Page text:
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Local leaders kick off Lemonade Day
Business leaders joined with Mayor Kip Holden and officials from LSU to announce the kickoff of this year's Lemonade Day Louisiana, which will be held May 4. The national program seeks to empower kids by teaching them the rudiments of setting up a small business, while also encouraging them to save money and give back to the community. "It's a great program to teach kids about doing lemonade stands," says Raising Cane's founder Todd Graves, one of the program's sponsors. "But it's also a way to inspire them." Last year, more than 10,000 children in south Louisiana participated in the program. This year, the organization plans to reach 12,500 kids statewide. To learn more about the program or to register, click here.
News roundup: Huntsman Corp. planning $78M expansion in Geismar … Citizens borrowing plan stalls in Bond Commission … State terminates controversial Medicaid claims processing contract
Rolling on the river: Huntsman Corp. announced today plans to spend $78 million to expand its Geismar chemical facility by the end of 2014. The expansion will increase its output of methylene diphenyl isocyanate—known as MDI, a key component of polyurethanes—by 50 kilotons. State officials estimate the project will create 75 new direct and indirect jobs. The state is providing the Texas firm an incentive package that includes a $1.5 million Modernization Tax Credit, payable over five years. Gov. Bobby Jindal, who joined officials to announce the project, has more details at his website here.
In limbo: State officials have stalled a decision on whether the state's property insurer of last resort should borrow $100 million to help close an anticipated budget gap. The Bond Commission, which includes lawmakers and statewide elected officials, didn't take any action today on the request from the board for the Louisiana Citizens Property Insurance Corp. Gov. Bobby Jindal's top financial adviser, Kristy Nichols, and Insurance Commissioner Jim Donelon disagree with the borrowing plan, saying Citizens has money available to cover its immediate costs.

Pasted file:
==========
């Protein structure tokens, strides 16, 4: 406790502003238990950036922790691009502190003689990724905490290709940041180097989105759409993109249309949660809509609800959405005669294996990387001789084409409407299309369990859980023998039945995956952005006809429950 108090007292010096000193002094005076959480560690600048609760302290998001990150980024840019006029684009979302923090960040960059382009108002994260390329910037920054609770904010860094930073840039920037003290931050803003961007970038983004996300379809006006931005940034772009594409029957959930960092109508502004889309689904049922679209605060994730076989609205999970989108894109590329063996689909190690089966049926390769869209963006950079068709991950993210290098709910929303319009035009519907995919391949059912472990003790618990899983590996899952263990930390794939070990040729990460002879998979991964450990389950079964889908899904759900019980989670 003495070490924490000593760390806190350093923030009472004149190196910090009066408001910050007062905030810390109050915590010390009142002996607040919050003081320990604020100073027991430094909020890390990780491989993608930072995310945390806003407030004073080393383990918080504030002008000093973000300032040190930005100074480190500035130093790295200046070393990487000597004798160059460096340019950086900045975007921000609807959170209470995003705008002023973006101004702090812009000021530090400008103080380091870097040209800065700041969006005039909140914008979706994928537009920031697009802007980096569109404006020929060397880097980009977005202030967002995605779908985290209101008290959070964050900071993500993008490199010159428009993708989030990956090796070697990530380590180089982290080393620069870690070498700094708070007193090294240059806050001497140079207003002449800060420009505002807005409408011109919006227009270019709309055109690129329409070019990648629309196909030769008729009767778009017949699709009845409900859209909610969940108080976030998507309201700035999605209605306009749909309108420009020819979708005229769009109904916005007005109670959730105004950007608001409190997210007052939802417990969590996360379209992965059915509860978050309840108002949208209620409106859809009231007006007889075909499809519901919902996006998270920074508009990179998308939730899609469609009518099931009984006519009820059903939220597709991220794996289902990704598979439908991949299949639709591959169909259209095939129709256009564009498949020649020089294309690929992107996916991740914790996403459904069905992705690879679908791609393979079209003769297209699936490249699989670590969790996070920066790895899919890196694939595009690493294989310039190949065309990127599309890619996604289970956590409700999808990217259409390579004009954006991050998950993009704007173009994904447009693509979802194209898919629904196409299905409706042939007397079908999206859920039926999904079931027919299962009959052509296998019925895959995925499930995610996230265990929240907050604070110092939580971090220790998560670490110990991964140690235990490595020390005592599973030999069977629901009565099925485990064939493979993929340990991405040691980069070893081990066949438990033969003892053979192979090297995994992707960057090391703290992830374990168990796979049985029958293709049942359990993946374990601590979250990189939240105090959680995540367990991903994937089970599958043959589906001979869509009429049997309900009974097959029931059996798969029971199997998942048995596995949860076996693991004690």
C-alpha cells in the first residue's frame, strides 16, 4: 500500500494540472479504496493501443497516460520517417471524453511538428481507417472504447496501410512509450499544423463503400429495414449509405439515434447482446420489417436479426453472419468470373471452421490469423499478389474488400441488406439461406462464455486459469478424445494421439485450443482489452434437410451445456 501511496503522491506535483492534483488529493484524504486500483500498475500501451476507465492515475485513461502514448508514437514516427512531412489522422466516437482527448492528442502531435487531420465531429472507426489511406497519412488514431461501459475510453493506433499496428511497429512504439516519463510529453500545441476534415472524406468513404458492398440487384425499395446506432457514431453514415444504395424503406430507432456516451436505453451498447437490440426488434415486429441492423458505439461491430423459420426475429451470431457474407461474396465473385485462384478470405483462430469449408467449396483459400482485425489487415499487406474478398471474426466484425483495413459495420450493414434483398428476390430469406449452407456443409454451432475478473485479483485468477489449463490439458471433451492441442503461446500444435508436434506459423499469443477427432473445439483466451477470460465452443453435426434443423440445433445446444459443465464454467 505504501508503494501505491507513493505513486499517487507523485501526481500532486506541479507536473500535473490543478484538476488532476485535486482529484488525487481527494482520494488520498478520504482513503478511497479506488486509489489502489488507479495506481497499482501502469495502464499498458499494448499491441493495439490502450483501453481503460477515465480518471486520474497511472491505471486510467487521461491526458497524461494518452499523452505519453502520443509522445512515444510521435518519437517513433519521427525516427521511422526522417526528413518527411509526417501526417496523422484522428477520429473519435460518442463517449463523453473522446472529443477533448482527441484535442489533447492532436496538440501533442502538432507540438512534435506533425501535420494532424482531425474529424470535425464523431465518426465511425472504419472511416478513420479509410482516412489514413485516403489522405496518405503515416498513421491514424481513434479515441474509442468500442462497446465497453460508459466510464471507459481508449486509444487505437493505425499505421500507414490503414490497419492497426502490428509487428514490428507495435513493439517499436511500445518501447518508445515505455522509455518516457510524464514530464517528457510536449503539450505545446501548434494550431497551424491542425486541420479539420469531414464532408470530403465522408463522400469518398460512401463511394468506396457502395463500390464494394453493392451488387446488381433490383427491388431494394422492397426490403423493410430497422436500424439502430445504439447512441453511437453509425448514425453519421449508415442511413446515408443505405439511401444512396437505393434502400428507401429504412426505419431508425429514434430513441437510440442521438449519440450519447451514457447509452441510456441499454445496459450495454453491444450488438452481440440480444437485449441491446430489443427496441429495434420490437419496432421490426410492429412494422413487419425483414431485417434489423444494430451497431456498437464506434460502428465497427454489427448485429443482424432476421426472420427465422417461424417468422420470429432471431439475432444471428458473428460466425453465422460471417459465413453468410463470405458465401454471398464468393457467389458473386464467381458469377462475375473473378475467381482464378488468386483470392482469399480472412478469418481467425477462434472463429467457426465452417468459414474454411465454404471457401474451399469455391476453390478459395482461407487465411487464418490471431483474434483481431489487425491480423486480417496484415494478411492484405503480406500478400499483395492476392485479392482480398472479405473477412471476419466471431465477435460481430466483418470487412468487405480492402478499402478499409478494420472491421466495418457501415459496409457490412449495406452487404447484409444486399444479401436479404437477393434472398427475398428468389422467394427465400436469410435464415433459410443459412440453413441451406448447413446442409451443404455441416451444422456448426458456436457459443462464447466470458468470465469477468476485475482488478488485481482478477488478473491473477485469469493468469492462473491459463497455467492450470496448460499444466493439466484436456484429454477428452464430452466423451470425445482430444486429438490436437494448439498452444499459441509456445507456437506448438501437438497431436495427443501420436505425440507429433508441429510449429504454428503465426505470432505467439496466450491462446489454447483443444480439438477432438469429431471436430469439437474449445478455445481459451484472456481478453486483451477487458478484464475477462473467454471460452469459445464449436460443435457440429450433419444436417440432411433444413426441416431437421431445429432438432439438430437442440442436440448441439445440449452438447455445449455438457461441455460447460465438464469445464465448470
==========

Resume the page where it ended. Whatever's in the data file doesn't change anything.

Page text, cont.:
Upon further review: Commissioner of Administration Kristy Nichols announced today the state is terminating its contract with CNSI for processing of Medicaid claims, effective immediately. "The state will work with the current contractor, Molina Medicaid Solutions, to provide services during this transition and until a new RFP, overseen by the Division of Administration, is completed," Nichols says in a prepared statement. "We have asked the Inspector General to look into this matter and provide assistance. We have zero tolerance for wrongdoing, and we will continue to cooperate fully with any investigation." A company that was competing for the contract, but not selected, had protested the state's awarding the contract to CNSI, claiming the company had unfairly lowballed its bid.